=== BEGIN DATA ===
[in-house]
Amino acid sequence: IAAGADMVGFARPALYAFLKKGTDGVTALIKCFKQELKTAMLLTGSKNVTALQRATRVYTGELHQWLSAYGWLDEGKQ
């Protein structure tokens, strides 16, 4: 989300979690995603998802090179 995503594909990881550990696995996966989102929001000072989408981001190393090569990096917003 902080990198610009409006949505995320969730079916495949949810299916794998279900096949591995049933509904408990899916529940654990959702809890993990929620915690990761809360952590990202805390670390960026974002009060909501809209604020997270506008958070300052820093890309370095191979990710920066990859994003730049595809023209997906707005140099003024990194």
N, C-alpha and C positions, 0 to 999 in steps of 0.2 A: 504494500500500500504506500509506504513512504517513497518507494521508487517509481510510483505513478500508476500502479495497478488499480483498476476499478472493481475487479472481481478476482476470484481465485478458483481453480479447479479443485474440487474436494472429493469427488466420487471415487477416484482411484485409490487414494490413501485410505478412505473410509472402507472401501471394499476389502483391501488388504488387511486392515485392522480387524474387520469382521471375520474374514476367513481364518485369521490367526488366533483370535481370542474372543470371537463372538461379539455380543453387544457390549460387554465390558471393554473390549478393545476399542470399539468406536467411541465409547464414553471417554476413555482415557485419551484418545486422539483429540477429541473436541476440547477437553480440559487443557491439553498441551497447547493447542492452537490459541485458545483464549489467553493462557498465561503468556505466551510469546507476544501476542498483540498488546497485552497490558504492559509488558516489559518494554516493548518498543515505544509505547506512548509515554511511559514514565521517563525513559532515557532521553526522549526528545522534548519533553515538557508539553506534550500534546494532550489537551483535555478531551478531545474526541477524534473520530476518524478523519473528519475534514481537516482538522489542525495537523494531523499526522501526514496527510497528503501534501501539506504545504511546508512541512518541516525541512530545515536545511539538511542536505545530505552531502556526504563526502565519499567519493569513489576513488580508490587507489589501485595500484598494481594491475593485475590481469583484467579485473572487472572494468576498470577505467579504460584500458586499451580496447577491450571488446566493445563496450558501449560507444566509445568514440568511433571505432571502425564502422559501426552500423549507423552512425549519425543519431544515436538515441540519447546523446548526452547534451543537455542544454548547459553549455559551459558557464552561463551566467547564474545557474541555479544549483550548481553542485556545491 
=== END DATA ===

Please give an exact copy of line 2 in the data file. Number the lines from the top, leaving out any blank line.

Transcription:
Amino acid sequence: IAAGADMVGFARPALYAFLKKGTDGVTALIKCFKQELKTAMLLTGSKNVTALQRATRVYTGELHQWLSAYGWLDEGKQ